Earlier this month, the National Association of Realtors announced it would revise its existing home sales data for the last four years. But some critics, notably independent housing economist Thomas Lawler, said those revisions won’t fix the egregious errors the association has made in its calculations, and NAR needs to change its methodology, the Wall Street Journal reported.
Last week, NAR revised its figures by about 14 percent, indicating that far fewer previously occupied homes had sold than they knew of. Now, analysts are saying they are still wrong.
A spokesperson for NAR, said the association plans to publish revised estimates of home sales by state, on Feb. 9, but that it will not change which research methods it uses.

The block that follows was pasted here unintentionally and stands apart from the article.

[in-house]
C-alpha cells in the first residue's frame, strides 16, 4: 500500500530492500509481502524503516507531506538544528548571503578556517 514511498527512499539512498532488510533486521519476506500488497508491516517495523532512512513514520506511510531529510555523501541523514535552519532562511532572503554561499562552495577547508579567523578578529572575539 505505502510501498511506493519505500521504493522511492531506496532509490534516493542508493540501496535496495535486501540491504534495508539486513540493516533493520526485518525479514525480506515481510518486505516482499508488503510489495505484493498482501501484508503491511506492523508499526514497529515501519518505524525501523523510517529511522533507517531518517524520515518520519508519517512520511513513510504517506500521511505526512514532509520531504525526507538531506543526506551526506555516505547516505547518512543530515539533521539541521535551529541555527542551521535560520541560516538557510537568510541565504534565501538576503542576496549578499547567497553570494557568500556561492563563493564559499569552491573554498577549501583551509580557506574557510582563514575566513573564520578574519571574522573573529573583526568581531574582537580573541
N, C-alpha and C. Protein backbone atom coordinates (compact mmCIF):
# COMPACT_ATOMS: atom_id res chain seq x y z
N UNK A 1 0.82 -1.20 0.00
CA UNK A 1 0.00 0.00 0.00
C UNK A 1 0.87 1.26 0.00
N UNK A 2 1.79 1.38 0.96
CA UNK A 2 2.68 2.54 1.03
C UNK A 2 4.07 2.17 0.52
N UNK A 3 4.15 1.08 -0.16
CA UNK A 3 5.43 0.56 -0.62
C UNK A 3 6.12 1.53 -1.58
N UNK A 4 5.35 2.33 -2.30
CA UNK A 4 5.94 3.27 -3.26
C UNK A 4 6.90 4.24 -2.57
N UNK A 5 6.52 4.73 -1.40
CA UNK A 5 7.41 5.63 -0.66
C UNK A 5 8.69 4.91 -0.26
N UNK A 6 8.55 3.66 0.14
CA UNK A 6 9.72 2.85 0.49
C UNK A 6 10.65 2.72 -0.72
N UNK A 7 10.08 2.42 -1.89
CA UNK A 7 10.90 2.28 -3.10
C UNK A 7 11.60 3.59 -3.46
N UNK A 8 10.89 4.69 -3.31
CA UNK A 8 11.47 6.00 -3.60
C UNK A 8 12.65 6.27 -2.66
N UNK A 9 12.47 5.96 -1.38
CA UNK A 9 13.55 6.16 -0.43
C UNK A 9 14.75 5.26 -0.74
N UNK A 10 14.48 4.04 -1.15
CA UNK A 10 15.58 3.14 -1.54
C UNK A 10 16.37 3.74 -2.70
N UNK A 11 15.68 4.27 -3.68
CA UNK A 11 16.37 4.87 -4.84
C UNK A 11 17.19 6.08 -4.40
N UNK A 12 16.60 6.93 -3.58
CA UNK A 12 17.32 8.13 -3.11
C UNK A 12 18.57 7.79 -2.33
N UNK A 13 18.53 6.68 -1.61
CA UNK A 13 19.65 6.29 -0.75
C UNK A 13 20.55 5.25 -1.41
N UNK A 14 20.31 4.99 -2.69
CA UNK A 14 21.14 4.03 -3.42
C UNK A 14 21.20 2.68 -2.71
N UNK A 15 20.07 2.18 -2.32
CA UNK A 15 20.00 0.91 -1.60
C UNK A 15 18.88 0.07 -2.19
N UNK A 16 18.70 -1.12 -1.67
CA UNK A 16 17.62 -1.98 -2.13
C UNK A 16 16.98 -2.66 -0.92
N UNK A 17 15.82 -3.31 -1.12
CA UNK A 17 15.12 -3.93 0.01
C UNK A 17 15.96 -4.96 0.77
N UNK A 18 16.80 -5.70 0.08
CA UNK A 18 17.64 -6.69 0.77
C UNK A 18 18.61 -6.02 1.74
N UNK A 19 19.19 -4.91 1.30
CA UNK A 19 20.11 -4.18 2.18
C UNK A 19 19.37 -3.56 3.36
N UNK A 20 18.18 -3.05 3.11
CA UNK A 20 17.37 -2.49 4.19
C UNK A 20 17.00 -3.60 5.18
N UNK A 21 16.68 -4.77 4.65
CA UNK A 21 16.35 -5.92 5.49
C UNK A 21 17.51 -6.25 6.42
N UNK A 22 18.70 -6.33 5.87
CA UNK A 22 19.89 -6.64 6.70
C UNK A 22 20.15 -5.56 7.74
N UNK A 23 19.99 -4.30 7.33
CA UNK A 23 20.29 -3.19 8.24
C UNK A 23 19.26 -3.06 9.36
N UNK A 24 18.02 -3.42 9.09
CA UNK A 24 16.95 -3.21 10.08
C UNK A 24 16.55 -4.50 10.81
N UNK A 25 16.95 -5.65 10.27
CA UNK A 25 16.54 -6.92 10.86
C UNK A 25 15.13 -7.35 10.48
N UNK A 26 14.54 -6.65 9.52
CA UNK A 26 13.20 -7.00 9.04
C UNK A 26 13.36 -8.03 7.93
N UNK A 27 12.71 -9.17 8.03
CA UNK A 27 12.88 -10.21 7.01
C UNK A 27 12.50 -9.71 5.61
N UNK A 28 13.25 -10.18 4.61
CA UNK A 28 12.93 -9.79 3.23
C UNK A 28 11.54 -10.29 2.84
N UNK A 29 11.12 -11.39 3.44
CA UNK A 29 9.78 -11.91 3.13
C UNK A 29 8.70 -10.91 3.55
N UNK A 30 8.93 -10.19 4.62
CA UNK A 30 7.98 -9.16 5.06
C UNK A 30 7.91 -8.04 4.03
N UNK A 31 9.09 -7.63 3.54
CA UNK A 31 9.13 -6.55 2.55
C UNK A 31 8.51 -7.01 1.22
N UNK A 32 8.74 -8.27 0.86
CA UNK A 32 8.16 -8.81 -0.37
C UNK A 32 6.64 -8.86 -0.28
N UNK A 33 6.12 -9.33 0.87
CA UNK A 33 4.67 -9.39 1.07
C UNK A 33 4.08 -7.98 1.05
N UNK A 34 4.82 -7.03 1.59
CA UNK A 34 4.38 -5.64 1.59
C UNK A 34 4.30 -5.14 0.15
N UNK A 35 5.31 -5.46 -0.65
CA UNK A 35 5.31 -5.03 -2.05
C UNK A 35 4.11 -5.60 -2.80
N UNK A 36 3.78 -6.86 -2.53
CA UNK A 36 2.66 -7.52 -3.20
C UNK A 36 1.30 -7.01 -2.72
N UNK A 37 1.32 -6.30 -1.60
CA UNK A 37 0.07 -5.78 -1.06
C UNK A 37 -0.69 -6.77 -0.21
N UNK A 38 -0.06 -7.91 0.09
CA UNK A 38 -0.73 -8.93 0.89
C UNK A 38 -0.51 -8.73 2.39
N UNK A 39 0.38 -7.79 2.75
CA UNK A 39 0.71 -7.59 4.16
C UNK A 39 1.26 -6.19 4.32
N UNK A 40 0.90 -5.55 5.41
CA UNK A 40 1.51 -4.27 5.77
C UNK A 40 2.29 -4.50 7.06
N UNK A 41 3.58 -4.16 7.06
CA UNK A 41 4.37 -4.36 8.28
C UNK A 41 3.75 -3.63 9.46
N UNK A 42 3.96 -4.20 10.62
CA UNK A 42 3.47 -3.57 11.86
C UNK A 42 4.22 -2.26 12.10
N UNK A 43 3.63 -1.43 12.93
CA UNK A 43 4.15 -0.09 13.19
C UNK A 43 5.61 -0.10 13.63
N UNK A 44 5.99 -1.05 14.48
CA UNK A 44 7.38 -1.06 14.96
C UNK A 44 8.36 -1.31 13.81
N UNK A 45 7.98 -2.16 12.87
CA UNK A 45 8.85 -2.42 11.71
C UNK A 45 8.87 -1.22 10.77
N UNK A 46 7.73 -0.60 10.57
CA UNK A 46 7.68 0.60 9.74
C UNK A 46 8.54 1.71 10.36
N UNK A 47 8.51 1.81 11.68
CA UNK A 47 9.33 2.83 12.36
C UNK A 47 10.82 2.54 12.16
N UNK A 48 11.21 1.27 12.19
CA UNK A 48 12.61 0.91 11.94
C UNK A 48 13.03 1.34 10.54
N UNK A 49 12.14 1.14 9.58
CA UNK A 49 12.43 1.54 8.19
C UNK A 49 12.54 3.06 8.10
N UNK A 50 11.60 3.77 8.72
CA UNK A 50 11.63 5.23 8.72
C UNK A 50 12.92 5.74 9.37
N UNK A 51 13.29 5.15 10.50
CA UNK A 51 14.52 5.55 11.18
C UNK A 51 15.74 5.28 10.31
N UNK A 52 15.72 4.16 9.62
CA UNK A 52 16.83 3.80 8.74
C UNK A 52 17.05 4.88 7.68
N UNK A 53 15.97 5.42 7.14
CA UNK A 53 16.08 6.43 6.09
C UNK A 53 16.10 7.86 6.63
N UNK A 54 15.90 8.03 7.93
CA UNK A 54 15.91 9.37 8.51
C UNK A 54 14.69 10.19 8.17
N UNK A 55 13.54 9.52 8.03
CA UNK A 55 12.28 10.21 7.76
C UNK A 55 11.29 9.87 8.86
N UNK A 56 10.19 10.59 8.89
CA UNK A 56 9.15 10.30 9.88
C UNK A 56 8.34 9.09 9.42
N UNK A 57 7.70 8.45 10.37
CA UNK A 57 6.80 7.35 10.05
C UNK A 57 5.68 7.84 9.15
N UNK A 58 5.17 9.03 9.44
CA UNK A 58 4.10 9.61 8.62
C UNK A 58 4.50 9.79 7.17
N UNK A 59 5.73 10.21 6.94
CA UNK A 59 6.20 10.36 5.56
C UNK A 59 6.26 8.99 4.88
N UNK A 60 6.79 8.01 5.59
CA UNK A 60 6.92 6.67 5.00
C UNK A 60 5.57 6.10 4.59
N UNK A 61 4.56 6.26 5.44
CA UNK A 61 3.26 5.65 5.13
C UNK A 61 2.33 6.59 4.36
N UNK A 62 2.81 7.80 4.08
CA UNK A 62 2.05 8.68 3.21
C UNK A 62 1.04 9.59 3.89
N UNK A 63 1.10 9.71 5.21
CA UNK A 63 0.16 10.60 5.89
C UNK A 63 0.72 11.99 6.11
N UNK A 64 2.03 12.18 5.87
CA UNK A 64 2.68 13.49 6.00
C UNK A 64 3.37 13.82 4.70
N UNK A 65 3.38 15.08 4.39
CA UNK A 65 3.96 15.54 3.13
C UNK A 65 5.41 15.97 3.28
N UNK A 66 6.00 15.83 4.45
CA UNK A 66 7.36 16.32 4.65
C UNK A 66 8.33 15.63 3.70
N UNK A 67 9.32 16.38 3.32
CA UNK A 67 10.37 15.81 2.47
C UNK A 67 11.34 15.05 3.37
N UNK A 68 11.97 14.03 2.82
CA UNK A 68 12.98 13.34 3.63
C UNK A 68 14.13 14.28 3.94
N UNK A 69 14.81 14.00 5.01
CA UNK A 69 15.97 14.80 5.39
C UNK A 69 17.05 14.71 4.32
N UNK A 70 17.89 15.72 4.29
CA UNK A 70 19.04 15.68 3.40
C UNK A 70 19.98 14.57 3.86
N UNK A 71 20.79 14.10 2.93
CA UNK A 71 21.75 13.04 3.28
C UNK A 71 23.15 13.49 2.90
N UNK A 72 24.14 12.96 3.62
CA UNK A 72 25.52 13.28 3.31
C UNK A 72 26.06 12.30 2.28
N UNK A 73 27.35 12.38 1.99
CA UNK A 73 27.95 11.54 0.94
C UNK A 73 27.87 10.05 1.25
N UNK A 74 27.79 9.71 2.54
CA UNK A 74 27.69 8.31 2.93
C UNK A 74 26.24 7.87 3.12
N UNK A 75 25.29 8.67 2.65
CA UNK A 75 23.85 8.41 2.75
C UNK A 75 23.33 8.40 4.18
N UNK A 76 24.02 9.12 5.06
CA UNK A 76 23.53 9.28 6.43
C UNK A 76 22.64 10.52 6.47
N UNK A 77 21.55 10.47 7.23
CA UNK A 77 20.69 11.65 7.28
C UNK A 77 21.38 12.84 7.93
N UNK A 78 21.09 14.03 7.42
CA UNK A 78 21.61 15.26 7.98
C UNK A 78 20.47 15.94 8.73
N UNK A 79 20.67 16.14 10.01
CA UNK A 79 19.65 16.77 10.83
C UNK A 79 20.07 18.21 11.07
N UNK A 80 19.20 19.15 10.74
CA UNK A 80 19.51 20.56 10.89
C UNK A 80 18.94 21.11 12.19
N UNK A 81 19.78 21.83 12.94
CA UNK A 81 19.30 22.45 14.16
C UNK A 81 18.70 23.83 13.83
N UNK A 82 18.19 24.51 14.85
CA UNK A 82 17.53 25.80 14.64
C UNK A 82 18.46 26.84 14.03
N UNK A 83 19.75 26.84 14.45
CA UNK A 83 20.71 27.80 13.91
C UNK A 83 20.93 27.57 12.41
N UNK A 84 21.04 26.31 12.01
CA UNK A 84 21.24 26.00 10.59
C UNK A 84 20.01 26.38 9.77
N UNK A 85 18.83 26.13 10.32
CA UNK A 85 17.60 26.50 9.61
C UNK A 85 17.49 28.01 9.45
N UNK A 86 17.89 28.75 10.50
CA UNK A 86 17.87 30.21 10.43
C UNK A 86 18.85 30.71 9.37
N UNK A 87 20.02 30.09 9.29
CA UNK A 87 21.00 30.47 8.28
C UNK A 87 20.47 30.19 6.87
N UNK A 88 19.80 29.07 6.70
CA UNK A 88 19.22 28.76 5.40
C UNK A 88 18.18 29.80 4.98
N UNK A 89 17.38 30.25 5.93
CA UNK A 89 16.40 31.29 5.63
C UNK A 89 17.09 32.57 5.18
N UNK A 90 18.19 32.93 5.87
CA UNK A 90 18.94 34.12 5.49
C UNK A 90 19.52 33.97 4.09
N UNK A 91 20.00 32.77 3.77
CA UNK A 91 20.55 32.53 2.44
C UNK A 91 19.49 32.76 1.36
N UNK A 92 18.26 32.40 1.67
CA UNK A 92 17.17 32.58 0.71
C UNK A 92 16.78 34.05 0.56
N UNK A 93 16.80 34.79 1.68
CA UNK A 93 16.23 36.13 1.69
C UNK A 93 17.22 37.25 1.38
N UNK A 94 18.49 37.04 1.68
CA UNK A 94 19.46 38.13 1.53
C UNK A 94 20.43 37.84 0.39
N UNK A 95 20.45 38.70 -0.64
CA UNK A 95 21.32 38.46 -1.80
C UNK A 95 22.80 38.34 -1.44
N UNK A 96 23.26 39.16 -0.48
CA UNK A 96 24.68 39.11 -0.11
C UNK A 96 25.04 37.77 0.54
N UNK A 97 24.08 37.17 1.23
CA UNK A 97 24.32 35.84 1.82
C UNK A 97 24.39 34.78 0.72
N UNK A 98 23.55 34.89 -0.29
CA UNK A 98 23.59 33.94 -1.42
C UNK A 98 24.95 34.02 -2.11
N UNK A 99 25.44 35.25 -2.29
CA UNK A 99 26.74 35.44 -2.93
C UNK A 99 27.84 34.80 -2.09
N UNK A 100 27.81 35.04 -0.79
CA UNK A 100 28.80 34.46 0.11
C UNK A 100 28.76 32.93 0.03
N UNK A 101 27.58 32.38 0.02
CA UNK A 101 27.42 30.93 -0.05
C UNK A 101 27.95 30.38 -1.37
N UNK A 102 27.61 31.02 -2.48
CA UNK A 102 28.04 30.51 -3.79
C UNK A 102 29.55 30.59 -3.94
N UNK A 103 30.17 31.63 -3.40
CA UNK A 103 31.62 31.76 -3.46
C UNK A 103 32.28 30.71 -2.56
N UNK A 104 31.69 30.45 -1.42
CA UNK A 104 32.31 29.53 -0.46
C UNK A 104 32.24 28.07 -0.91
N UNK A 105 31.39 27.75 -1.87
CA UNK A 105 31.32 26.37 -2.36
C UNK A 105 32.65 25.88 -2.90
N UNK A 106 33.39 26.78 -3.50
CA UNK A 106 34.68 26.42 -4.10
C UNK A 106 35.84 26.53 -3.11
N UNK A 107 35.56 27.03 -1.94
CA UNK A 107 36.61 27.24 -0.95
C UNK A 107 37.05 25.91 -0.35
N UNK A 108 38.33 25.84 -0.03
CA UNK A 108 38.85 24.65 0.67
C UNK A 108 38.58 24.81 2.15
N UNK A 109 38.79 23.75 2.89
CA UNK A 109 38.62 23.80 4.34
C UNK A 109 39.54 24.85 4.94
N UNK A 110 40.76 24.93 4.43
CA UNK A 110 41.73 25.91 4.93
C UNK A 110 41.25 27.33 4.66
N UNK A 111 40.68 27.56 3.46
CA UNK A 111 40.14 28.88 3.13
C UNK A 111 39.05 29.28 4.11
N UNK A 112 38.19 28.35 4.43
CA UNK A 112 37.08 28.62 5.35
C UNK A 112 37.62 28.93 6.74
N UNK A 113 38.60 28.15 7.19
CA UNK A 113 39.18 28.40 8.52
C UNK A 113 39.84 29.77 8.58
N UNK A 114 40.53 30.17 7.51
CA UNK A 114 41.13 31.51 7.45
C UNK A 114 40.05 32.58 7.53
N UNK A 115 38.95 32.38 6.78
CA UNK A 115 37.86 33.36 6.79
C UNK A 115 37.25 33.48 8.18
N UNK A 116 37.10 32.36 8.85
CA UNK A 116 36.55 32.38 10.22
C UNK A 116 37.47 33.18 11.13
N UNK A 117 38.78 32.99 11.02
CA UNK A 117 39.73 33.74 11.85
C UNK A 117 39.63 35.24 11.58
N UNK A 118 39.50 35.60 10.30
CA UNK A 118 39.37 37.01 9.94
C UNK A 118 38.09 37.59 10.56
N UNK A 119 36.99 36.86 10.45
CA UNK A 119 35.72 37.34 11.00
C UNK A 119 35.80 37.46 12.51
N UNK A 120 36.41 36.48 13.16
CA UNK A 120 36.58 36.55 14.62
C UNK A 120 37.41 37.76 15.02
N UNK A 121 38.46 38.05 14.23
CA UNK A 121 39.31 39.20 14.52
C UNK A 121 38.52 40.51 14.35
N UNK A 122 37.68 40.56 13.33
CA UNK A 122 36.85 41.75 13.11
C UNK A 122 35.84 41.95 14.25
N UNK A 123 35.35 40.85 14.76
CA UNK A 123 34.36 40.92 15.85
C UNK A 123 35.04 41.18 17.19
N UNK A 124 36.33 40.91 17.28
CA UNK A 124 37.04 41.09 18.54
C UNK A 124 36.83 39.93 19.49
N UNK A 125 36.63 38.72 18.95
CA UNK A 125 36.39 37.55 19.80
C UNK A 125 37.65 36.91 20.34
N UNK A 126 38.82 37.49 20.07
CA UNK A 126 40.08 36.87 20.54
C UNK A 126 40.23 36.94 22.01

“Their revised estimates are better, but I’m not convinced they are all that much better,” said Mark Zandi, chief economist with Moody’s Analytics.
Lawler contends that local property records in California indicate that NAR’s numbers are at least 20 percent off. Lawler and others said that the census data NAR uses is less accurate than local property records. He points out, for example, that NAR’S reported 33 percent rise in condominium sales in the western U.S. seemS improbable. [WSJ]